Who Owns Copyright in Works by Volunteers?

A volunteer creates an image or logo for a special exhibit or event. You use that logo on a number of print materials and include it on your website. Can you adapt the logo and use it on one of your publications?

A volunteer creates a short video about your organization. Can you place it on your blog? Use it at your annual conference? Post it on YouTube?

A volunteer writes an article for your organization’s newsletter. Can you republish the article in a book? Translate it into another language? What if another organization wants to publish the article on its website?

Whether it be an article, image, video, business plan, table based on research, or other type of content, it is possible that the material being created by your volunteers is automatically protected by copyright (yes, even without registering the material or using a copyright symbol). At some point, the question may arise as to who owns the copyright in the work of your volunteers. Don’t wait and be surprised by the answer at a critical time, such as after an article or image created by a volunteer appears in your print publication. Understand your organization’s rights and those of your volunteers at the time you ask a volunteer to create a piece of work for you.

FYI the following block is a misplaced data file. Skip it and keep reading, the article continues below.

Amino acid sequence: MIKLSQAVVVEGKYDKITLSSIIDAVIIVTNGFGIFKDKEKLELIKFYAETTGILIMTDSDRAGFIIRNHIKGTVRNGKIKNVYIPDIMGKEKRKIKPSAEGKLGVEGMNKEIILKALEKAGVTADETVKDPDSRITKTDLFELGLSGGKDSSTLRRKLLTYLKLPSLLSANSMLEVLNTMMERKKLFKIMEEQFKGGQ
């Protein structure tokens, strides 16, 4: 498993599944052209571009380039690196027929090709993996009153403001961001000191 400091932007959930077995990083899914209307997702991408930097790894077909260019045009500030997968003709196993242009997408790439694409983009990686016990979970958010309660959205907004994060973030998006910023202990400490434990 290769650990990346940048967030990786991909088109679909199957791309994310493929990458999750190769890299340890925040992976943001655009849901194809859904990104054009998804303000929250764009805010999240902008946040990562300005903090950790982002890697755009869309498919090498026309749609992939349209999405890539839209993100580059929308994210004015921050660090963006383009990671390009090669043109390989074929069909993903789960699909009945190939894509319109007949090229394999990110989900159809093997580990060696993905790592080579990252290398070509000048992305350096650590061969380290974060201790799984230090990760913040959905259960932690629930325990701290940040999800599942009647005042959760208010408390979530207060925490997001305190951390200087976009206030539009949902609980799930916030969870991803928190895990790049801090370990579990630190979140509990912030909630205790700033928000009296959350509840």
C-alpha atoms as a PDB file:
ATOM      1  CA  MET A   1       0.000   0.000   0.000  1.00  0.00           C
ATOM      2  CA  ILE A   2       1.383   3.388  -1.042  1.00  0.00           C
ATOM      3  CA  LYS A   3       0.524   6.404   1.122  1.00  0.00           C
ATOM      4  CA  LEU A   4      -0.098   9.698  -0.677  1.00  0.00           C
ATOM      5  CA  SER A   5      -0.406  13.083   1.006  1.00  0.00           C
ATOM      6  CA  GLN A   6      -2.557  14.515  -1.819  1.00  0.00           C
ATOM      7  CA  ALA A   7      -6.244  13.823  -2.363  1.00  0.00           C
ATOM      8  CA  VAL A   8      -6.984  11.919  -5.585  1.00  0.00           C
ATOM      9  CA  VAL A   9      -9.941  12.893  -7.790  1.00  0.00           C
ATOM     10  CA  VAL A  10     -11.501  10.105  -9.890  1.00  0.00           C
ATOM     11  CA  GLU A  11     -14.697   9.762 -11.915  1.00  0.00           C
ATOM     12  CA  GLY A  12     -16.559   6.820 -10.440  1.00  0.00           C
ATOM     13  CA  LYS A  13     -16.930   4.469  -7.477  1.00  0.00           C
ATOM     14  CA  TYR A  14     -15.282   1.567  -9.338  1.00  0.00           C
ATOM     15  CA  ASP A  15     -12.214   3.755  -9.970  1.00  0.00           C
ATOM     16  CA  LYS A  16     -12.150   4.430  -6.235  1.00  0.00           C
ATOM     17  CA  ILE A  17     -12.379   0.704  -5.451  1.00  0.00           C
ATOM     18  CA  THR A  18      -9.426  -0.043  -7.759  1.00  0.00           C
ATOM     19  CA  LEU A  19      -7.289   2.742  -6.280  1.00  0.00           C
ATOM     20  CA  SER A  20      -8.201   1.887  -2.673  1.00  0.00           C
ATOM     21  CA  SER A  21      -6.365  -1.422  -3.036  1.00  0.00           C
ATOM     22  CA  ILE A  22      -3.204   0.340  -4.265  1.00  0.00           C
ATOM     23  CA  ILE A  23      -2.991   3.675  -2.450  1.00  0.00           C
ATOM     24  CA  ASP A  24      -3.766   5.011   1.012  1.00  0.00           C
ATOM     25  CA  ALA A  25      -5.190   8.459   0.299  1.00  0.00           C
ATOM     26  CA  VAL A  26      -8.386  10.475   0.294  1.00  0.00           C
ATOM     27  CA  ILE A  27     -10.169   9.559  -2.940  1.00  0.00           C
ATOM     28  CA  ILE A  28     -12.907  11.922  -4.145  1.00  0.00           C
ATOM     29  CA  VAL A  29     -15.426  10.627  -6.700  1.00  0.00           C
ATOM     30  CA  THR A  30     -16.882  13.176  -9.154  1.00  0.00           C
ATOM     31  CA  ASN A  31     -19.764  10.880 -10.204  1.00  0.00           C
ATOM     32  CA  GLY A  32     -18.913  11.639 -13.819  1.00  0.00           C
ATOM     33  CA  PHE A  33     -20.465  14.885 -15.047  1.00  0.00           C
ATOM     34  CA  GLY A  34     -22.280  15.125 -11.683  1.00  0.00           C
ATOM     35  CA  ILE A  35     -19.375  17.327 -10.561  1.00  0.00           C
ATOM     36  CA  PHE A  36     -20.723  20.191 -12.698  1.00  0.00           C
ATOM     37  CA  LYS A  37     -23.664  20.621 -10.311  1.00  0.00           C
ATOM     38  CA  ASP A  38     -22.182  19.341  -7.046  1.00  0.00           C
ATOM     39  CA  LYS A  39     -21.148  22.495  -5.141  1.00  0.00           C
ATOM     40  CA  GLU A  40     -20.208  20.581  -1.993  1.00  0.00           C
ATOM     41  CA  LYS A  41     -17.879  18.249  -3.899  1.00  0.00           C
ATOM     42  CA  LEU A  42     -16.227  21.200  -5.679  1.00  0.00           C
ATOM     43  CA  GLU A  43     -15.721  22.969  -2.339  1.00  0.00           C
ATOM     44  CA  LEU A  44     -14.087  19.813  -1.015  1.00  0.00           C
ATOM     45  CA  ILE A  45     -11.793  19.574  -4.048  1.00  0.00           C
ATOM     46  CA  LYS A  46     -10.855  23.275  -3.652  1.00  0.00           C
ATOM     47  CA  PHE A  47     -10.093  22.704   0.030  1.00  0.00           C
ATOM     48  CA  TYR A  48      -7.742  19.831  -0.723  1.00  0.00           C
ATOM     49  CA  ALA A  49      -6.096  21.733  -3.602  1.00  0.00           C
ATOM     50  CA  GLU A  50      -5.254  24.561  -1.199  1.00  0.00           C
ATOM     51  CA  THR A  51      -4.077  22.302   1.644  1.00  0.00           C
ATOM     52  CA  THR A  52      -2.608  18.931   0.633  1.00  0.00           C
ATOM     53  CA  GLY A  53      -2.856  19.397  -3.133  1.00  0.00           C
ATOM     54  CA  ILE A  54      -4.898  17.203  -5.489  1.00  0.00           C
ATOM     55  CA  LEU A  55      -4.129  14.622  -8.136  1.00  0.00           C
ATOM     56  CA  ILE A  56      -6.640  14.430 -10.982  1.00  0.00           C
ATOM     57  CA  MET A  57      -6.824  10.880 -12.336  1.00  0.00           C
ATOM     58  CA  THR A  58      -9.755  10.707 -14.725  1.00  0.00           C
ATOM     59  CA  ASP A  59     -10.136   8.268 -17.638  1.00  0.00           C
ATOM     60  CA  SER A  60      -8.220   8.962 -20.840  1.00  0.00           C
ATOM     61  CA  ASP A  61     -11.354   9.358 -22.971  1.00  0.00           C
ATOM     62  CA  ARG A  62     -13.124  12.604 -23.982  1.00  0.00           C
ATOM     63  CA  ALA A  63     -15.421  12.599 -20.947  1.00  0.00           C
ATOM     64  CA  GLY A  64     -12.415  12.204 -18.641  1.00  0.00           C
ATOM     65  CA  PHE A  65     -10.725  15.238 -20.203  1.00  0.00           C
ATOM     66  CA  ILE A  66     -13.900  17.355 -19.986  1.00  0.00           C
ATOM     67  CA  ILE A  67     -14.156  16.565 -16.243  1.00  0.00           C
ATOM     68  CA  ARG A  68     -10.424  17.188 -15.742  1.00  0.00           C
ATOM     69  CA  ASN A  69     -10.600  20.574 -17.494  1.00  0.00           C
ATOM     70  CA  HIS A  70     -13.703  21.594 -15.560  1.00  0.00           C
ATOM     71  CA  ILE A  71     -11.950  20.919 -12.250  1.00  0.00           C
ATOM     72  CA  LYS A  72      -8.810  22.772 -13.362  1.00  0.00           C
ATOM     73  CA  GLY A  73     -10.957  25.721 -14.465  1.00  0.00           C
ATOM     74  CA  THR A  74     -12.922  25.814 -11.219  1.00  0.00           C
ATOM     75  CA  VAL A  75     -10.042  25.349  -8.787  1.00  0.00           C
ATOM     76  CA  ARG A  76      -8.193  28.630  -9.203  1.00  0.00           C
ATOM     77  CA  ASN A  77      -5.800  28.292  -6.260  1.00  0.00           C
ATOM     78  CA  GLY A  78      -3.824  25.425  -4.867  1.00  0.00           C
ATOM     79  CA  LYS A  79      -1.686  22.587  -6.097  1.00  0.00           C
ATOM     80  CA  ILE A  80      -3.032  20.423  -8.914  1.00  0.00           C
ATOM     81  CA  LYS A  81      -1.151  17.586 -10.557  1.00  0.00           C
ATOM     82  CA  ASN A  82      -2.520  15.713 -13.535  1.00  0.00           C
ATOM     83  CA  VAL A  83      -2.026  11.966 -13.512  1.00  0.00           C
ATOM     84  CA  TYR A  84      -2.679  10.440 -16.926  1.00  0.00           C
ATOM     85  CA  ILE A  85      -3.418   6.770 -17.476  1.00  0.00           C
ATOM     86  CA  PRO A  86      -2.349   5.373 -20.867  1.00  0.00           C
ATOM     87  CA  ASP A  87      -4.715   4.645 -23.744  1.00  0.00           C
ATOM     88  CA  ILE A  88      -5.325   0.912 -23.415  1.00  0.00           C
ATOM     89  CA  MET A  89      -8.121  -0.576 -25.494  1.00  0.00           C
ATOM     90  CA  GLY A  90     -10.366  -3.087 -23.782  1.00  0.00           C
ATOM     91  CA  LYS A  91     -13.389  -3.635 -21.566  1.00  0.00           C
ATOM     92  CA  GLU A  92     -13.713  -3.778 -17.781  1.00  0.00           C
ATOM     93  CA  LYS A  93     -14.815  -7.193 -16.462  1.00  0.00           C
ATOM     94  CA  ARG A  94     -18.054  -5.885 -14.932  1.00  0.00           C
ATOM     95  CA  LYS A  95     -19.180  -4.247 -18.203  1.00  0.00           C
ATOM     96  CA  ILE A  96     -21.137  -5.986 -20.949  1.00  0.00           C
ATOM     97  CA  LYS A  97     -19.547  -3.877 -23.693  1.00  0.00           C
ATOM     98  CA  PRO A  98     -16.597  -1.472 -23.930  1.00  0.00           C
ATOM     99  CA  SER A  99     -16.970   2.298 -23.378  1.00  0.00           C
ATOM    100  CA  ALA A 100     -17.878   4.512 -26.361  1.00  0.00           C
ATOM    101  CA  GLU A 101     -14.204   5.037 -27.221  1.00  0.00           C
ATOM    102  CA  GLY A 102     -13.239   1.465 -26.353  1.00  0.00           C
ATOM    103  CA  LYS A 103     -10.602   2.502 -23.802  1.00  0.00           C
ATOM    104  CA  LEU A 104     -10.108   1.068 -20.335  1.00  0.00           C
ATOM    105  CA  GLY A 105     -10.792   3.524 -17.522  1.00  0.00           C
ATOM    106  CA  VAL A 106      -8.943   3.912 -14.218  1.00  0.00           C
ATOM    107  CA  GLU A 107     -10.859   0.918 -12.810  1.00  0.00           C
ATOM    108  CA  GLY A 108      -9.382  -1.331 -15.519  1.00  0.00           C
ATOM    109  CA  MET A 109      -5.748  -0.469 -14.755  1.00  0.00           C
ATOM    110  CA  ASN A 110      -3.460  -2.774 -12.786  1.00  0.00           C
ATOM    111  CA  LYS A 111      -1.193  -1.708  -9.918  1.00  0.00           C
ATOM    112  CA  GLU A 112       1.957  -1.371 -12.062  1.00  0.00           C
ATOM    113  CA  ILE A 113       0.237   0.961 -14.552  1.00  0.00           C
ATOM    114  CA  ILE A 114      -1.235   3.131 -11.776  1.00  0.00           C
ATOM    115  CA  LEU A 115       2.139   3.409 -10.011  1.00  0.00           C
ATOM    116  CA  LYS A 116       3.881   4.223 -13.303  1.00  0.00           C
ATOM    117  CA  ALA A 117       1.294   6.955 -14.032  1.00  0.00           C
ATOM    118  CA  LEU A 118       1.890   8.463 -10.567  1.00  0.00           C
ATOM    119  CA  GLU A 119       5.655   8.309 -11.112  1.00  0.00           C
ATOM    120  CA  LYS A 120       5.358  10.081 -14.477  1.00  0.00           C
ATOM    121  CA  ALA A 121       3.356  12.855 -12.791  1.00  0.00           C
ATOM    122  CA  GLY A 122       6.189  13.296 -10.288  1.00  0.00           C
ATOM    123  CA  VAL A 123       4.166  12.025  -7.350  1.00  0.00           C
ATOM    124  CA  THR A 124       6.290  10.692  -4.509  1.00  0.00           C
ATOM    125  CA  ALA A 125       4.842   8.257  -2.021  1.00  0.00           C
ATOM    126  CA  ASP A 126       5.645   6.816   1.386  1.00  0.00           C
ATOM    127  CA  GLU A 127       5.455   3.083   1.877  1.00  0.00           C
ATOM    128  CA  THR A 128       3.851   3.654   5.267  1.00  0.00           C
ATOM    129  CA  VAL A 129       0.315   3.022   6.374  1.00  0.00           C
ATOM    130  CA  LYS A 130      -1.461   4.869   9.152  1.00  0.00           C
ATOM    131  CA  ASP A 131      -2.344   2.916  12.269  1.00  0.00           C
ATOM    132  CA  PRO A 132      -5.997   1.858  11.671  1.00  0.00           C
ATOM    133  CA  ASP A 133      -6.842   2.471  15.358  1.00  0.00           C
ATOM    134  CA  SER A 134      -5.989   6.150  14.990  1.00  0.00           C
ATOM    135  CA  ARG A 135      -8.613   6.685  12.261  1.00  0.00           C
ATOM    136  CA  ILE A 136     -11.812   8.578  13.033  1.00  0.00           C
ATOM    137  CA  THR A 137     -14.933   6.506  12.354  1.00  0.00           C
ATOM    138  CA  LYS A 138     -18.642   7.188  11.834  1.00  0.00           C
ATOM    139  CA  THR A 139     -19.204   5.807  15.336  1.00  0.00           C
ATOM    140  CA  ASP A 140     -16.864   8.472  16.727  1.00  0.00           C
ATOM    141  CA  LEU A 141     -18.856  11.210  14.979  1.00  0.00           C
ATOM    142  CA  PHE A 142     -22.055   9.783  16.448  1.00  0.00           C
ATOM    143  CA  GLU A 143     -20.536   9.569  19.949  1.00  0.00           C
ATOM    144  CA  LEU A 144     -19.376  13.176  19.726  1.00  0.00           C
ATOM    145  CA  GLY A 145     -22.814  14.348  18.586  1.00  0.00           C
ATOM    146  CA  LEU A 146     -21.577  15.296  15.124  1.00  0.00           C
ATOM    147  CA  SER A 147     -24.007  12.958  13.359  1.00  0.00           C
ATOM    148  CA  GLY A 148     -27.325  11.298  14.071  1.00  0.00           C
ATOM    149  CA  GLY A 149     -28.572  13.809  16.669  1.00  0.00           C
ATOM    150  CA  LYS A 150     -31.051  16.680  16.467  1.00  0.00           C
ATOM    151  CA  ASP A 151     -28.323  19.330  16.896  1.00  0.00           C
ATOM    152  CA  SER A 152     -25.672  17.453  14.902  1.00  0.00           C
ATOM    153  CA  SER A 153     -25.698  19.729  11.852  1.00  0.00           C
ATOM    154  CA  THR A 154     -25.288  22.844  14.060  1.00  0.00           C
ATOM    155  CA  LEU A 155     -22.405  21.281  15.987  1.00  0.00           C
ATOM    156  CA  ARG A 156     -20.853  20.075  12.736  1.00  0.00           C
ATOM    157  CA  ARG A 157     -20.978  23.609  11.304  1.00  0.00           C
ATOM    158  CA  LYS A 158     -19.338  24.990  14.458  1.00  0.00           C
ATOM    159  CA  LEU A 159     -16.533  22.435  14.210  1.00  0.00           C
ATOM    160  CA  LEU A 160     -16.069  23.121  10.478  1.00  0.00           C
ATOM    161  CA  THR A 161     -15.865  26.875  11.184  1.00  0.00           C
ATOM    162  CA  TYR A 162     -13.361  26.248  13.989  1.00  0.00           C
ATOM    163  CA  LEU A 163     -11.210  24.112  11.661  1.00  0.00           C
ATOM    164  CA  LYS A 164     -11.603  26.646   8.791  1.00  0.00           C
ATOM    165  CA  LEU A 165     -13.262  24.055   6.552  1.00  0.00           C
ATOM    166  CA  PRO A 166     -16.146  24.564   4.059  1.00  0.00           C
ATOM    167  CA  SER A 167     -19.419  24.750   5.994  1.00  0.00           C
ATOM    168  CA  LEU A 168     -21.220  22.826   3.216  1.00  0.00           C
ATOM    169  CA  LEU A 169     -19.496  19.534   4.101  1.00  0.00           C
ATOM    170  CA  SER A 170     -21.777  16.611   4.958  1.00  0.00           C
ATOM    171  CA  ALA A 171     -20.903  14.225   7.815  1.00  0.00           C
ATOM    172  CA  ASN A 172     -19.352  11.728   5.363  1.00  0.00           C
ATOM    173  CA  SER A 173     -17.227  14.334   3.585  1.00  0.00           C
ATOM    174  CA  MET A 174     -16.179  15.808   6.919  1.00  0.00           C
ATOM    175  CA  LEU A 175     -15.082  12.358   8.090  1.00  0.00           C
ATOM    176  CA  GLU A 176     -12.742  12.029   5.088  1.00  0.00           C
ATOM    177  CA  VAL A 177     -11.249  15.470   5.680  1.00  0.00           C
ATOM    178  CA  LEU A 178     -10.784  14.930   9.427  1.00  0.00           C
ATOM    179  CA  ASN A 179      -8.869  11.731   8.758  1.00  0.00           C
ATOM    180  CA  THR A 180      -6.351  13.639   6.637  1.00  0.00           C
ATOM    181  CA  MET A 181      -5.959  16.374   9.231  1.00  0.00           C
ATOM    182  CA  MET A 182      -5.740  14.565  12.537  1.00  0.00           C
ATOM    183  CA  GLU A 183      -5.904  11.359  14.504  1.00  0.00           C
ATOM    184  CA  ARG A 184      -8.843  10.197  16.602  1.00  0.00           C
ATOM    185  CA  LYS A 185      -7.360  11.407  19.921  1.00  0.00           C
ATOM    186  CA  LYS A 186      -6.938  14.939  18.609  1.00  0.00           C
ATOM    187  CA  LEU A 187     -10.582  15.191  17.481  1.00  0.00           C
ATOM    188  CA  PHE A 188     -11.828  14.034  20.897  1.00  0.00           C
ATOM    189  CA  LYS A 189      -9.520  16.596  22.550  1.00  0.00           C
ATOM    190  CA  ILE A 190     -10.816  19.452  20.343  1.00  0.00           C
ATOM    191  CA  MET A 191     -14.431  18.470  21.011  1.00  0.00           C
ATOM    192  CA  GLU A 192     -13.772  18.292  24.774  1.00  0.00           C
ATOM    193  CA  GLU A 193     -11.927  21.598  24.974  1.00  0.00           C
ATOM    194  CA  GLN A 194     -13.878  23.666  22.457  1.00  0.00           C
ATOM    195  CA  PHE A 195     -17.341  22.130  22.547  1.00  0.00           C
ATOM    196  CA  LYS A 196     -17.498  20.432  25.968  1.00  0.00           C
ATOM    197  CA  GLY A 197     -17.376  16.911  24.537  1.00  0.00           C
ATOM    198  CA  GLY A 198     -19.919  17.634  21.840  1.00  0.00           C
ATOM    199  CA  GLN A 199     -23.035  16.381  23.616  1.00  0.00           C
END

The bottom line is this: generally, a volunteer will own any works he or she creates while volunteering for your organization. That is because the volunteer is the creator/first author of the work, by virtue of being the first person to put it into some sort of fixed form. Read more.

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